KEYBOARD - GAME
BY JOCHEN JAHN
As an avid gamer, I like flight simulators. However, I always had trouble
remembering the different keyboard commands for each game. As a solution,
a switchboard came to mind, with the switches activated by levers like landing
gear in airplanes. I didn’t want to write new DLLs or mess around with the
computer. After sorting my thoughts, I got the inspiration to simulate the
keyboard strokes using inputs on a microcontroller. My choice was the
PIC16F877; 24 inputs were possible, so there would be plenty of features.
In order to re-program the chip with new keyboard settings, I needed an interface to the PC. Two pins on
the 16F877 are used for a serial interface to the PC. The
loaded data should be stored in an EEPROM — no reloading required after power off! Two more pins are used
for the I2C communication between the PIC and EEPROM.
In order to not disrupt the communication between PC
and keyboard — some computers look for the keyboard at
boot-up and send commands — a relay was used to switch
between the board and keyboard. This allows the user to
keep the board plugged in all the time (even without
power on the board). The clock and the data lines to send
the keyboard code took two more pins to realize. Two
pins are used for the setup mode and the setup selector.
Those are designed as jumpers but can be wired to
switches for easy access.
After all, all of the pins are used!
A search on the Internet revealed the code being
sent from the keyboard to the PC and the data transfer
(Figure 1). The timing is very important for the PC. The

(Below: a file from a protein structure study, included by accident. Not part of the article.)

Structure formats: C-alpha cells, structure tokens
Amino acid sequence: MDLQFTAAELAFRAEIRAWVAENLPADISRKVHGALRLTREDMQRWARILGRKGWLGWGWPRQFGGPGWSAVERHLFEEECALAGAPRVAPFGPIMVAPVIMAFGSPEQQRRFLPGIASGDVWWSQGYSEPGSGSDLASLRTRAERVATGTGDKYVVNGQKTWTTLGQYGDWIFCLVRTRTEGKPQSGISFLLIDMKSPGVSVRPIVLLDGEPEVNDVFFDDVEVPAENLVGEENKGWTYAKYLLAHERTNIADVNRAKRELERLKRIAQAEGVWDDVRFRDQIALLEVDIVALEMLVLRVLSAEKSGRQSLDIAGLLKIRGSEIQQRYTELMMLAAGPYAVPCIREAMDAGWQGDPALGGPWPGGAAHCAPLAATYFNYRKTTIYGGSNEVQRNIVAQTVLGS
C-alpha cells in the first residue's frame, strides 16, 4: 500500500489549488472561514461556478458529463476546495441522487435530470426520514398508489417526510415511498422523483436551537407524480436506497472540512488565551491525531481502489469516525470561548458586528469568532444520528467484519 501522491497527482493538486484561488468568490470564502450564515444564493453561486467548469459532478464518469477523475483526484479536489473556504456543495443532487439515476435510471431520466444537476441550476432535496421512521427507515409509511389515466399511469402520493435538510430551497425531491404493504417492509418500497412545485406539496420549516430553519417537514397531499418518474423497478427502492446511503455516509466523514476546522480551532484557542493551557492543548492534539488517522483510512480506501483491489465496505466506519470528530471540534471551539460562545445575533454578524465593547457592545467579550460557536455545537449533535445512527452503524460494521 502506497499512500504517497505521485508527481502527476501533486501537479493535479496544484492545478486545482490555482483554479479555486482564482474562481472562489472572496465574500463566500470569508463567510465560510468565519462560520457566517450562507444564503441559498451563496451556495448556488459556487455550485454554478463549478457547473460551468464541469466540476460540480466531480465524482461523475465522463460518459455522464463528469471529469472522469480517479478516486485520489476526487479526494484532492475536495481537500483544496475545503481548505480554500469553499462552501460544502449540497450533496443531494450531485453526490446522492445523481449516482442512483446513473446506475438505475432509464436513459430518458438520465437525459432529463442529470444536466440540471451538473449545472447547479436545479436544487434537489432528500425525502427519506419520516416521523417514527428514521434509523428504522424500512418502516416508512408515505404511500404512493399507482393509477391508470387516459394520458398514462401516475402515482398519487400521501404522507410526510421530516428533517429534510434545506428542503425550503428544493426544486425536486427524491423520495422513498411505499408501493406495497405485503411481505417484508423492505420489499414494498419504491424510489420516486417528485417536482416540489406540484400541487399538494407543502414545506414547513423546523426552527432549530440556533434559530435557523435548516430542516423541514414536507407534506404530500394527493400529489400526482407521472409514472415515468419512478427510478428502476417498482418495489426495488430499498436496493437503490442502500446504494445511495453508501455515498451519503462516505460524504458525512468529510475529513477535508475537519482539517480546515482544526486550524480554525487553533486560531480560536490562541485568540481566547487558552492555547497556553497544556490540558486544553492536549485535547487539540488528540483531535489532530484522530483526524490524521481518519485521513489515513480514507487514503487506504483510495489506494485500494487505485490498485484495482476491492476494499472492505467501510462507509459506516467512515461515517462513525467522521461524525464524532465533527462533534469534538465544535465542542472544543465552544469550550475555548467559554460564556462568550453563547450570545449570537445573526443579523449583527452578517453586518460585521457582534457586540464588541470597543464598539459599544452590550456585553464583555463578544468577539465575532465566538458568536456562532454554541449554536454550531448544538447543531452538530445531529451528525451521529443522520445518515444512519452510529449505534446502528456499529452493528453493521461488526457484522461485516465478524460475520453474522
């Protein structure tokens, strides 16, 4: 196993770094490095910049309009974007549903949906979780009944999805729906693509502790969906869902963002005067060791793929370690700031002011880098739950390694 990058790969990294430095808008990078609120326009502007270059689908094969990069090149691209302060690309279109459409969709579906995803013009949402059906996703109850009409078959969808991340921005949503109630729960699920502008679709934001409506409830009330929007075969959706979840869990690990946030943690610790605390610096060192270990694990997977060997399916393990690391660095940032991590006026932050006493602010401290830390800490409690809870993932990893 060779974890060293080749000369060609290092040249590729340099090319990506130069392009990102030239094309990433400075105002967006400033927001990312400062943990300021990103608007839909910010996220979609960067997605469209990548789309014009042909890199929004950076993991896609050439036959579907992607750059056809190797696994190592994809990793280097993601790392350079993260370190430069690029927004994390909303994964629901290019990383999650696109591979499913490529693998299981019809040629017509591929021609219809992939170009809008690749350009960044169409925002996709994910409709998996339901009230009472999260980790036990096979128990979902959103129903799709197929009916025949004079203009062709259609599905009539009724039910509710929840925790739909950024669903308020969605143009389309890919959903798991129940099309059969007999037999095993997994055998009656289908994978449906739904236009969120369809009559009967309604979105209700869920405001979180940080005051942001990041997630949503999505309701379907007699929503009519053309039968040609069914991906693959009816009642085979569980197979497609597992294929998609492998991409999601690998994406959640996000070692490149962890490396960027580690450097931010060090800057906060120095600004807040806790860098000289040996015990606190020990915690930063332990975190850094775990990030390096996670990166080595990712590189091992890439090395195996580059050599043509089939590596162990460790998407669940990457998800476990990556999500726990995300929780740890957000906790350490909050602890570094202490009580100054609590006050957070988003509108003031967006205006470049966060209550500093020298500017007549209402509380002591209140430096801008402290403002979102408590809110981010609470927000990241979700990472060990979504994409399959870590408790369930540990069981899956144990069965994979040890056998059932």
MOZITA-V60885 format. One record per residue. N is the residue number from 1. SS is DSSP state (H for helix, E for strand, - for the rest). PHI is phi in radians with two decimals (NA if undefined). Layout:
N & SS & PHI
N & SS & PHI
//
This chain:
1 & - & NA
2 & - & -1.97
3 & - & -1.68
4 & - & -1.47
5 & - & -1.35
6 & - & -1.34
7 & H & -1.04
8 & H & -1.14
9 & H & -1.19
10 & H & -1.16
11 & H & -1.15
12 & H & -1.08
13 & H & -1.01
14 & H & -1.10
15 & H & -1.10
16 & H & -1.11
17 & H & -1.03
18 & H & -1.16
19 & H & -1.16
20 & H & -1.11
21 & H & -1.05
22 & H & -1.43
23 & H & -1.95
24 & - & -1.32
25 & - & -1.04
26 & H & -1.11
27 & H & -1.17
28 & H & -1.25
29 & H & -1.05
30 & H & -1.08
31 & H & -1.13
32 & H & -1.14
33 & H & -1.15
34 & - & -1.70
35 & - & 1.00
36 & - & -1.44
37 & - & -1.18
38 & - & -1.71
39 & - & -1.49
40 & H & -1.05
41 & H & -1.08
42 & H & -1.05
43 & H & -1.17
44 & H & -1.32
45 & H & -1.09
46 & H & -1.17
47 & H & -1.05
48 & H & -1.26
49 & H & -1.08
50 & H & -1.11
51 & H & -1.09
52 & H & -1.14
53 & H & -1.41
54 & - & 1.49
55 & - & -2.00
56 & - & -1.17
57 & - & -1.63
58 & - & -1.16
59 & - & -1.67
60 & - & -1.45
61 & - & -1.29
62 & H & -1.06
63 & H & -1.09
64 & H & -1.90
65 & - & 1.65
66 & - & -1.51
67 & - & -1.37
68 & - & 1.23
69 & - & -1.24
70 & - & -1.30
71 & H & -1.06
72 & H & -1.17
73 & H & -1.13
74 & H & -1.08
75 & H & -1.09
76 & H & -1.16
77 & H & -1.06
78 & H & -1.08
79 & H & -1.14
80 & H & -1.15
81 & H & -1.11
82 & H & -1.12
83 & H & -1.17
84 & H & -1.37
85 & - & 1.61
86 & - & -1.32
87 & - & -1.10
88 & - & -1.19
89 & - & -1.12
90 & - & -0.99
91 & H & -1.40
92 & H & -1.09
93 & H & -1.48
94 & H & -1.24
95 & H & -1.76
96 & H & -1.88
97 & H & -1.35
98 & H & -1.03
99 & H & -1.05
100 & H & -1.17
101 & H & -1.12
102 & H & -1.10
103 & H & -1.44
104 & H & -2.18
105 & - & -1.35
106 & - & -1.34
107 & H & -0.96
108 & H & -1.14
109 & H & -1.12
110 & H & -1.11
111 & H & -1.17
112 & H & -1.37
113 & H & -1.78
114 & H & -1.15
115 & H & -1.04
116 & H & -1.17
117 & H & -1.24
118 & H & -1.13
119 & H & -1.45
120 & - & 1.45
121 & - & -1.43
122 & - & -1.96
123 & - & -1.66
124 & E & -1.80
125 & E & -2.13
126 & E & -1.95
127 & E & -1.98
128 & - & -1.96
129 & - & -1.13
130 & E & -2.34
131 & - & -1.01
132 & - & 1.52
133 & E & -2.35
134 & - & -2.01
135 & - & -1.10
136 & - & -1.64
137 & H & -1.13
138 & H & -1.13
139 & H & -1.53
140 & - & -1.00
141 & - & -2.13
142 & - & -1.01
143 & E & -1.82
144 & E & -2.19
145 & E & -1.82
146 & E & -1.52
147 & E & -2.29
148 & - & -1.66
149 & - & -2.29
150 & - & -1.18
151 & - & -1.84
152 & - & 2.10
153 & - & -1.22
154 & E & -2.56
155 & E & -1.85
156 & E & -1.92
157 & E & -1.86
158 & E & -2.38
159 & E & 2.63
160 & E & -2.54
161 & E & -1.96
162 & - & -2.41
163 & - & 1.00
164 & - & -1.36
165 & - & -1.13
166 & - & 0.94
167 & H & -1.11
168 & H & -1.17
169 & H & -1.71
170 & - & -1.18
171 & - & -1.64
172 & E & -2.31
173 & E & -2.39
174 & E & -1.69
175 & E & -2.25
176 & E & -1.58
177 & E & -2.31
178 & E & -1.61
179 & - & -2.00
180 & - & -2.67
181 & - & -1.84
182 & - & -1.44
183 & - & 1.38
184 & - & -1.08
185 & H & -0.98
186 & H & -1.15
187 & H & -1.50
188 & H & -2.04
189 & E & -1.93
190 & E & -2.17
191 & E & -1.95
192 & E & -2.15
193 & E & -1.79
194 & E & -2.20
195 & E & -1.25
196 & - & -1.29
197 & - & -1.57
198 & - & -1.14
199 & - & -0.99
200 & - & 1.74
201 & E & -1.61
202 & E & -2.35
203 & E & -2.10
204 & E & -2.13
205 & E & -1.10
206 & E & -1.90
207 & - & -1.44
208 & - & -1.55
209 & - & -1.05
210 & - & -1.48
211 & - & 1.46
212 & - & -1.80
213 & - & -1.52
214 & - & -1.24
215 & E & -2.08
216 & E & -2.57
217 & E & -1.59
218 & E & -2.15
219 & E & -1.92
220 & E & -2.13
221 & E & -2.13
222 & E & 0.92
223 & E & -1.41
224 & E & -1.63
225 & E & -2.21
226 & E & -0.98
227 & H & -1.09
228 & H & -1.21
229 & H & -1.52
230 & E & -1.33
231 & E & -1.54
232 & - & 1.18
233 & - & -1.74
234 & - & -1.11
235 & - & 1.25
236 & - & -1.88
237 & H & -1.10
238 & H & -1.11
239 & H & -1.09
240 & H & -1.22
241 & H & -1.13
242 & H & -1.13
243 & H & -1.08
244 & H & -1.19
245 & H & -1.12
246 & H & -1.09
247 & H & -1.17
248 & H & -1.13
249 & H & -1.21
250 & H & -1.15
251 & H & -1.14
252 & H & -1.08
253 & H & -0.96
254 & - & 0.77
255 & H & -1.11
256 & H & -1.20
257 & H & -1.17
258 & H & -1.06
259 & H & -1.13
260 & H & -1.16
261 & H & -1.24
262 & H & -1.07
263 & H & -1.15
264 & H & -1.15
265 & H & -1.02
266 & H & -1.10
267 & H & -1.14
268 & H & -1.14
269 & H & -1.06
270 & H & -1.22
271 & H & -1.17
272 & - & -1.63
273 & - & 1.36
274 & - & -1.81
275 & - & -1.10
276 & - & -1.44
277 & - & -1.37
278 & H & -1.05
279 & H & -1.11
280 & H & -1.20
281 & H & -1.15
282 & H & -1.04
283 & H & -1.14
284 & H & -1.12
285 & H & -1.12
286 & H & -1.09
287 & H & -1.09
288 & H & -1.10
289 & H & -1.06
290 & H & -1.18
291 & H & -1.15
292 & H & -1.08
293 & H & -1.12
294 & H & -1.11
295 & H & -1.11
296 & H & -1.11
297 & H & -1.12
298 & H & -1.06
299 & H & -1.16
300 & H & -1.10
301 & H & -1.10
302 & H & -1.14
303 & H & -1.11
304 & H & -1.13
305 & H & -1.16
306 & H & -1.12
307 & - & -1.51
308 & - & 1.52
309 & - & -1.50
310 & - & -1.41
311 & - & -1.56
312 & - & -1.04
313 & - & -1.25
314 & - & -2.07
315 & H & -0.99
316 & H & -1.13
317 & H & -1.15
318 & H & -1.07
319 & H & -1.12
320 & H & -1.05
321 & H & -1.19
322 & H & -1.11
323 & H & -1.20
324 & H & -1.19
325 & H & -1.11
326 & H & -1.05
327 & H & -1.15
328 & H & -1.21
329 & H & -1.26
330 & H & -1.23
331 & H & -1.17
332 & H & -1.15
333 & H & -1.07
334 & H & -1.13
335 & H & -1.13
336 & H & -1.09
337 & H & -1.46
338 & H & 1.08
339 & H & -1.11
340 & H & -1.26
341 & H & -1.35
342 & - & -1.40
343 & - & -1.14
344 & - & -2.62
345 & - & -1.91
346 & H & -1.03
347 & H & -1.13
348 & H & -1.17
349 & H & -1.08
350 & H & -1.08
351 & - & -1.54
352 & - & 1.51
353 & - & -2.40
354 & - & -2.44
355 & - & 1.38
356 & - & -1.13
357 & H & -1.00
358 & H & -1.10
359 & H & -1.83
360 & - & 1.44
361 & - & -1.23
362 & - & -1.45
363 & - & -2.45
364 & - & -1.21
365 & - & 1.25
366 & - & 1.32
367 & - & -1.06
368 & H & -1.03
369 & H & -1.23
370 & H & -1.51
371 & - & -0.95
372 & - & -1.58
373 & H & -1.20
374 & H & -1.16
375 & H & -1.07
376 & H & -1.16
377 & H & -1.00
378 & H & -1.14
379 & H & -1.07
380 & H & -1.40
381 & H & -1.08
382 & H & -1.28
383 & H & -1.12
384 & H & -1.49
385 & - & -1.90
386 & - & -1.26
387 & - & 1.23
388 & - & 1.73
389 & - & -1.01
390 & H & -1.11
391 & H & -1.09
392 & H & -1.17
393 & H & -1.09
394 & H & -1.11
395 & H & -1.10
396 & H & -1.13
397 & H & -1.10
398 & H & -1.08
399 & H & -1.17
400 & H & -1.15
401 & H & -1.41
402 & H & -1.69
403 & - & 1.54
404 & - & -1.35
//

communication protocol is one start bit, seven data bits,
one parity bit, and one stop bit.
Figure 2 shows the circuit diagram for the interface.
The circuit fits on a single-layer, approximately 3” x 6” PCB
(printed circuit board).
Let’s start with the power supply. A voltage between
nine and 20 volts is applied to K1. The 7805 regulates the
incoming voltage to 5V with support from the two
capacitors. D1 protects the circuit from reverse supply
voltage. The current drawn by the circuit is between 30
and 42 mA with the relay activated; a heatsink is not
required. K2 is a double terminal to bring the regulated + 5
volts to the switches you want to use. The PIC’s (IC1)
MRCL is held up to + 5 volts, with a cap working as a
power-up delay. All inputs are connected to K5 via pulldown resistor arrays. You can use regular resistors too, if
you can’t get hold of arrays. There are 10 pin arrays: one
pin for ground and nine signals. I just bend the last pin up
(not the one where the dot is!). IC2 is the memory — a
serial EEPROM, type 24LC16B. There are other EEPROMs
that could work; I just happened to have this one on
hand. You’ll need at least a two Kbit EEPROM,to give us
256 bytes of storage.
Two pull-up resistors terminate the connection. IC3 is
the well-known MAX232 to convert the TTL serial signals
to RS-232. The programming is done through this
connection at 9600 baud — good enough if you have to
use a USB-to-serial interface. This IC is used in a standard
configuration as (described in datasheets from Maxim).
The serial RS-232 signals are routed to a nine-pin SUB-D
Pin D6 and D7 on the PIC generate the
clock and data signals for the PC. A relay
driven by pin D5 switches the signals over to
the PIC if an input changes its state and
sends the data. After finishing the data
transfer to the PC, the relay turns off again
and reconnects the regular keyboard with the
PC. K3 is connected to the PC end and K4 to
■ FIGURE 1.